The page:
How the AU-EU Youth Hub brings about sustainable change21 October 2020
Ahead of the 6th AU-EU Summit, where European and African Heads of States will contribute to redefining the partnership between the two continents, there will also be the 5th Africa-Europe Youth Summit. The Youth Summit is a place to raise awareness on meaningful contribution and engagement of young people in decision-making processes. Back in 2017, young people from both continents developed new ideas in six thematic areas to be included in the AU-EU Partnership. But besides being a voice, young people were asked to take on a meaningful role in the co-creation of projects in both continents. Their goal was to reflect on what European and African youth can do together. The AU-EU Youth Cooperation Hub was the result of this youth-led process. Launched in 2018,it brings together an innovative and operational group of 42 young experts, who were tasked to develop six projects with an initial budget of 10 million euros.
Together with the EU and AU this group of young experts provided their inputs throughout the process of developing the projects to be implemented in 17 different countries, selecting the Civil Society partners to collaborate with and continued to carry out an advisory role throughout the projects’ implementation.
Youth leading stabilisation efforts in the Lake Chad Basin Region
The crisis affecting the Lake Chad Basin is one of the most severe humanitarian emergencies in the world, with more than 2.2 million displaced people, half of whom are children. A decade of violence by Boko Haram is gaining political attention and concern with regards to the stability of the region. Striking about this context is that, in particular youth are often marginalised or perceived as violent perpetrators, and consequently rarely involved as positive actors of change in peacebuilding efforts.
It is against that backdrop, that the Peace & Security cluster of the AU-EU Youth Hub provided inputs for a pilot project in the Lake Chad Basin Region that aims to empower youth to lead stabilisations efforts. The project they have designed is all about putting young people at the center. As part of the project a digital mapping tool has been developed to track basic services such as education and health, as well as engagement and partnership with young people, and facilitate the coordination of humanitarian and stabilisation efforts on the ground to feed into peace processes.
The introduction of the tool ensures both young people and local civil society actors are involved in the collection of data feeding into the digital mapping platform, with 50% of women as data collectors. Based on the efficiency of the pilot project, this can be replicated in other conflict-affected and developing areas to better identify and respond to factors of instability and engage youth as active drivers of change.
Along with Plan International Germany and the Kaleri Youth Group, the real-time mapping tool will be implemented in conflict-affected regions in Cameroon, Niger and Nigeria.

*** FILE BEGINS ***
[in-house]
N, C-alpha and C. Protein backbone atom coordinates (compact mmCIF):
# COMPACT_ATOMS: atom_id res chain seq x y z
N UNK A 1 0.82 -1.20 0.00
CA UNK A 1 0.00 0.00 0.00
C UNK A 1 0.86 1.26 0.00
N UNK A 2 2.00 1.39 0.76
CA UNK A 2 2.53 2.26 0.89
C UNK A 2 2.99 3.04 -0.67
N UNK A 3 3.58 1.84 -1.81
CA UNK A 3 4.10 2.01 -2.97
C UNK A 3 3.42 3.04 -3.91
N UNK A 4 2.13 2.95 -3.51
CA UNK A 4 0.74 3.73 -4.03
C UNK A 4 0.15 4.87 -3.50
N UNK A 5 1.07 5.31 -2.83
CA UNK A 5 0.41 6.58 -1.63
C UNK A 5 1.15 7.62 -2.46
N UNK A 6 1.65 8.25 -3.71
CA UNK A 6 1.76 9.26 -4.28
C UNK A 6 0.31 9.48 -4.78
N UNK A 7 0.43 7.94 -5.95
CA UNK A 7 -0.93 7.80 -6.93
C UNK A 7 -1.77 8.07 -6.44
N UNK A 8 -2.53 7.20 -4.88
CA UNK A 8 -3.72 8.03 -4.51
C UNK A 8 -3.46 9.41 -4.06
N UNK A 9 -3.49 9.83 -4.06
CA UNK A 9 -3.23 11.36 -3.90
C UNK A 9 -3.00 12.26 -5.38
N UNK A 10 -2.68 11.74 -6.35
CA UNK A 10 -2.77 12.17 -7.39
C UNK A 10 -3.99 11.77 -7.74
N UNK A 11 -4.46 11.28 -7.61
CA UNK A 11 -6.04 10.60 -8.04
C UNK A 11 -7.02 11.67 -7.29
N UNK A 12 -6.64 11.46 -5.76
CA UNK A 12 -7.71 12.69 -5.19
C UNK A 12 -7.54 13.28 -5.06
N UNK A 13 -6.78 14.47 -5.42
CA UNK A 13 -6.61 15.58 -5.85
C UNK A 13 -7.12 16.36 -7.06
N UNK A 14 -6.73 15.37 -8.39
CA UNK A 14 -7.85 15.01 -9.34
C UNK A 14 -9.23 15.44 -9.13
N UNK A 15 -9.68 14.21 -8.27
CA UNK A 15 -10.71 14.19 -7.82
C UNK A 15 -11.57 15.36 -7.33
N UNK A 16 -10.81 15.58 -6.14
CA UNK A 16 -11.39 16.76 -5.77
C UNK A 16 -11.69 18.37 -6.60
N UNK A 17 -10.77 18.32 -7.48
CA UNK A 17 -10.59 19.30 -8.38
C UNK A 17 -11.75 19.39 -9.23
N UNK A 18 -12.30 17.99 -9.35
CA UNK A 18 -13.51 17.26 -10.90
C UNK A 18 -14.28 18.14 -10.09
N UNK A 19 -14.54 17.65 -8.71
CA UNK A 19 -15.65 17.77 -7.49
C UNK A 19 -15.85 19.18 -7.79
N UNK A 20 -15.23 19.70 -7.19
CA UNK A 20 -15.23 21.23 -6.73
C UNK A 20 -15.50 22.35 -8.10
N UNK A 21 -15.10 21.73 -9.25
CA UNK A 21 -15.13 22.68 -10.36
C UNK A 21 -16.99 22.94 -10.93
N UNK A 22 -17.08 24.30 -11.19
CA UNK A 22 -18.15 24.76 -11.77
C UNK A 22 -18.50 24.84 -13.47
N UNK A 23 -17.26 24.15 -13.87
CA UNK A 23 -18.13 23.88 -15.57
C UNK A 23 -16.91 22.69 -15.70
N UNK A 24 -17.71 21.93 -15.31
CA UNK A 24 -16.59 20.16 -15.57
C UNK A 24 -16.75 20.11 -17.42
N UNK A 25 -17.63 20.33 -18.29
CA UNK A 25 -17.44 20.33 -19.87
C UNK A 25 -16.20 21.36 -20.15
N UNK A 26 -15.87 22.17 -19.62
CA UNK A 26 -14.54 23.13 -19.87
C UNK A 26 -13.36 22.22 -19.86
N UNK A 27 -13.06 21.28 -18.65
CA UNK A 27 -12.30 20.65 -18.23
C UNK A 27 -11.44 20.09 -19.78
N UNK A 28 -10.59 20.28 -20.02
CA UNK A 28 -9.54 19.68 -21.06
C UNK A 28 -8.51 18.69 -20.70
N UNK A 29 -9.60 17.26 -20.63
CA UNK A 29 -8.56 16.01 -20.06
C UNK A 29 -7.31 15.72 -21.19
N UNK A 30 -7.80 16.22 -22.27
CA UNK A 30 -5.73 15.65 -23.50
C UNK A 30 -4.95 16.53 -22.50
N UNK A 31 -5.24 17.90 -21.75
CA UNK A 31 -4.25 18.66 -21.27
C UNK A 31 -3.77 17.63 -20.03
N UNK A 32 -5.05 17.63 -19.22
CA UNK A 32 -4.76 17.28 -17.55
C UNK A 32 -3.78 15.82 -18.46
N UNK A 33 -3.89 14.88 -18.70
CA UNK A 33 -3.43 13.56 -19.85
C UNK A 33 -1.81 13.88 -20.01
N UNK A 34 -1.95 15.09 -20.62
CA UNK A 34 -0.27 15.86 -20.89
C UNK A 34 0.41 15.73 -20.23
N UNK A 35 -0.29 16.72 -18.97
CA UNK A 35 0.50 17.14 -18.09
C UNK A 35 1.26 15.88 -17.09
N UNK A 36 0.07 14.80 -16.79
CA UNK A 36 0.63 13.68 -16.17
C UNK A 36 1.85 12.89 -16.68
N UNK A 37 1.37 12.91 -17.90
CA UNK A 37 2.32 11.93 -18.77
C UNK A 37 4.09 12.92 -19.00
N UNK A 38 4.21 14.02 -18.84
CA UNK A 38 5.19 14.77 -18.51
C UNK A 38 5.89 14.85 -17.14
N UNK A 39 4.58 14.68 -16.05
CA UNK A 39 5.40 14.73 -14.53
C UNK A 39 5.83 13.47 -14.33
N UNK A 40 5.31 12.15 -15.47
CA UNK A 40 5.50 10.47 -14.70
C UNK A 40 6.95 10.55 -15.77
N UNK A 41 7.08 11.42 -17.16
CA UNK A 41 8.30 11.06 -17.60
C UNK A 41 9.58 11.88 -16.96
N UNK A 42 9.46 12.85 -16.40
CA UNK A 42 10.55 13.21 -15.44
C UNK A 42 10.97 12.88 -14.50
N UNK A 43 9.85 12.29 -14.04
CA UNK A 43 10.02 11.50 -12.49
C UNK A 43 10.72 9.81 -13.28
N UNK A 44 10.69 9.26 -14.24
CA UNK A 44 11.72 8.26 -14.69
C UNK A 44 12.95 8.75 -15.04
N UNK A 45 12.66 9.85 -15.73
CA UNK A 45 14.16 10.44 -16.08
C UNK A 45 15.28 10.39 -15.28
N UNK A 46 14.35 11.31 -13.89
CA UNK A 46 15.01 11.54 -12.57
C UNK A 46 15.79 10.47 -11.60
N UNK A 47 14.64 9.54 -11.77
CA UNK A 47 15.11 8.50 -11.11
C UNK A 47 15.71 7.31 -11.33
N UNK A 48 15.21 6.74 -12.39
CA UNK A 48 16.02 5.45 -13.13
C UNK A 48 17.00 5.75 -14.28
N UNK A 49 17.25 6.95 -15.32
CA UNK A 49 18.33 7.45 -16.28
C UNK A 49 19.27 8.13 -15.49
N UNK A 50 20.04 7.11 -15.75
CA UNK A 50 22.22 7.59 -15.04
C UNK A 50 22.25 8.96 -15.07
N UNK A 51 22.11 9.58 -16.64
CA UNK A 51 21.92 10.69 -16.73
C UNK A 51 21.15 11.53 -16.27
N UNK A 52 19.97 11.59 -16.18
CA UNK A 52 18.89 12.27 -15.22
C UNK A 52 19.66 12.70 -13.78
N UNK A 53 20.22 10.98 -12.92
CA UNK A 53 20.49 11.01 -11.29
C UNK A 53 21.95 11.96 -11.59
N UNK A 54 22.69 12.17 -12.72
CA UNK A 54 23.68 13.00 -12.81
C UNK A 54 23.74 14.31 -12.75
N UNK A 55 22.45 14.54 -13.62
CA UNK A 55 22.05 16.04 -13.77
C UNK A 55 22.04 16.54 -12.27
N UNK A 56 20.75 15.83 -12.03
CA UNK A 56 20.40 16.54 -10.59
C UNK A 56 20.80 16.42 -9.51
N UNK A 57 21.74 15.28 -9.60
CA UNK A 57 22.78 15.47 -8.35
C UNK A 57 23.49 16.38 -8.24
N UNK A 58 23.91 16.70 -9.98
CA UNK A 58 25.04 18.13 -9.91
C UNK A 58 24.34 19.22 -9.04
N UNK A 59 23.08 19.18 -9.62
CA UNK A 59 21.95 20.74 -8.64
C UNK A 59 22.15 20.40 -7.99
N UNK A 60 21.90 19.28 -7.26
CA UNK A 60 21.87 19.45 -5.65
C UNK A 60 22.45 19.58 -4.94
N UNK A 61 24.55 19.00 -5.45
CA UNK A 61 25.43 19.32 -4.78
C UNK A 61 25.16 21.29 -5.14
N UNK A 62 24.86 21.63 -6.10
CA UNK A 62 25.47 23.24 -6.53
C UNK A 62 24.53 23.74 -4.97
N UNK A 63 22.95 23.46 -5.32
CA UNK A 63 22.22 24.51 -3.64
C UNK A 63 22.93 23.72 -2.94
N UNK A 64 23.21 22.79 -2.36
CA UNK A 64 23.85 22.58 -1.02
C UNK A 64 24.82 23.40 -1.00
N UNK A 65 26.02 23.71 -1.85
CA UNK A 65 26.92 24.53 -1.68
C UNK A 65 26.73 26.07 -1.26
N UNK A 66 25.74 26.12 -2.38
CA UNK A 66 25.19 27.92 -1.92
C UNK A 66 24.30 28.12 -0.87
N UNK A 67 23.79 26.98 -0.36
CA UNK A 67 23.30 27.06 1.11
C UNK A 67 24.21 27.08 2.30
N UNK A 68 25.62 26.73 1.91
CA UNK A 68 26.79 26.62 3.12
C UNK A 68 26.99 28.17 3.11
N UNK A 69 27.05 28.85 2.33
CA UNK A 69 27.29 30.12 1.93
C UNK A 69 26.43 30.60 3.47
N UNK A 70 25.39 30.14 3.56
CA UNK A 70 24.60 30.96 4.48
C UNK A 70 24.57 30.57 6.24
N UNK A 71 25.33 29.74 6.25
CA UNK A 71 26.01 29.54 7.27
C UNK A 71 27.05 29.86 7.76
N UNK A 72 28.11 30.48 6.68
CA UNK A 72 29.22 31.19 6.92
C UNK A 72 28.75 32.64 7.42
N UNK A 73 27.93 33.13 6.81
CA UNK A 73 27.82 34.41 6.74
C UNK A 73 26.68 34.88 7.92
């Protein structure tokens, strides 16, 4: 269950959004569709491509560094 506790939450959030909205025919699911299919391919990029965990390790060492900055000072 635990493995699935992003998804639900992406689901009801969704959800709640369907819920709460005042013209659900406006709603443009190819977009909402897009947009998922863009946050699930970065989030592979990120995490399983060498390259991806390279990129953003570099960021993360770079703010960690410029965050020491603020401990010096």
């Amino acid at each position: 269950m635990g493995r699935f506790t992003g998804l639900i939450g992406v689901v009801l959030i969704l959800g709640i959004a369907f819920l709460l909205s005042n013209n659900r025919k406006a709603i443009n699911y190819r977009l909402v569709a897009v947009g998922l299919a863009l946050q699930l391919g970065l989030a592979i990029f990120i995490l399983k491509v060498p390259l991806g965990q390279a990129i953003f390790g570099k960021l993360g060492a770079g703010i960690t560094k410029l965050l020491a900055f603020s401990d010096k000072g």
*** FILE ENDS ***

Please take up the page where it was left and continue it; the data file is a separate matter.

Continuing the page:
Youth empowerment, Civic engagement, girls’ leadership
Why meaningful youth engagement matters and some ideas for the future
This innovative approach enhances youth capacity to lead development and contributes to local ownership. For our project in the Lake Chad Basin Region, my Nigerian colleagues Imrana Buba and Oyewole Simon Oginni were consulted and their expertise and perspective were of incredible added value. We need to continue to involve local young experts and involve them in the draft of proposals.
Youth-led advisory roles such as the AU-EU Youth Hub are essential when it comes to identifying priorities and key areas for projects to work on that take into account youth priorities and involve youth in an inclusive manner. I strongly believe we need to learn from this experience and replicate them, appoint more young experts and allocate sufficient resources to achieve lasting and sustainable change. In addition, it is important to recognise the AU-EU Youth Cooperation Hub’s role in bringing youth voices and priorities to the fore and contributing to the 5th Youth Summit.
For the future, while each project that has been designed within this framework mainstreams gender, it is important to have a future project specifically focused on advancing gender equality. Considering the current COVID-19 pandemic and the need to enhance Sexual and Reproductive and Health Rights (SRHR) for women and girls, my suggestion would be to create both a Health Cluster and a Gender Cluster in order to create new innovative projects to tackle the challenges our generation will face.
About the author
Yasmine is the founder of We Belong, a platform and podcast that amplifies the voice of the New Daughters of Europe. She is also an advocate for Social and Gender Justice in Europe and she was recognizedYoung European of the Year 2019 by the Schwarzkopf Foundation, EDD Young Leader by the European Commission, Women Deliver Young Leader and a member of the Gender Innovation Agora at UN Women.
As an expert on Peace & Security at theAU–EUYouthCooperationHub, she drafted a proposal in tracking basic services in fragile contexts to feed into peace processes, currently under implementation in the Lake Chad Basin Region.
Twitter handle: @yasmineouir